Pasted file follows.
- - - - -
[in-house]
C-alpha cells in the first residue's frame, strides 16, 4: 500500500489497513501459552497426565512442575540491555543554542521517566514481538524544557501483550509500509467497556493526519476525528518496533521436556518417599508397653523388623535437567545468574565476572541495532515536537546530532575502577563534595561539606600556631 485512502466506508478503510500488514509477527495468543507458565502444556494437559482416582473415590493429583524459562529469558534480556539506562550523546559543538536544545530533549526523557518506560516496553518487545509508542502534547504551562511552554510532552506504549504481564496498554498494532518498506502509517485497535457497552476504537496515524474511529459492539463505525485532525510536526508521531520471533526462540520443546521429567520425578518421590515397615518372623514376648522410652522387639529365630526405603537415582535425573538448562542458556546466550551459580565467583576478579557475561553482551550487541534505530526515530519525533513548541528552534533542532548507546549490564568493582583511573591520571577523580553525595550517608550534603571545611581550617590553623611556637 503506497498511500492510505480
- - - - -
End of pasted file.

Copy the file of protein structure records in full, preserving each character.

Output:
[in-house]
C-alpha cells in the first residue's frame, strides 16, 4: 500500500489497513501459552497426565512442575540491555543554542521517566514481538524544557501483550509500509467497556493526519476525528518496533521436556518417599508397653523388623535437567545468574565476572541495532515536537546530532575502577563534595561539606600556631 485512502466506508478503510500488514509477527495468543507458565502444556494437559482416582473415590493429583524459562529469558534480556539506562550523546559543538536544545530533549526523557518506560516496553518487545509508542502534547504551562511552554510532552506504549504481564496498554498494532518498506502509517485497535457497552476504537496515524474511529459492539463505525485532525510536526508521531520471533526462540520443546521429567520425578518421590515397615518372623514376648522410652522387639529365630526405603537415582535425573538448562542458556546466550551459580565467583576478579557475561553482551550487541534505530526515530519525533513548541528552534533542532548507546549490564568493582583511573591520571577523580553525595550517608550534603571545611581550617590553623611556637 503506497498511500492510505480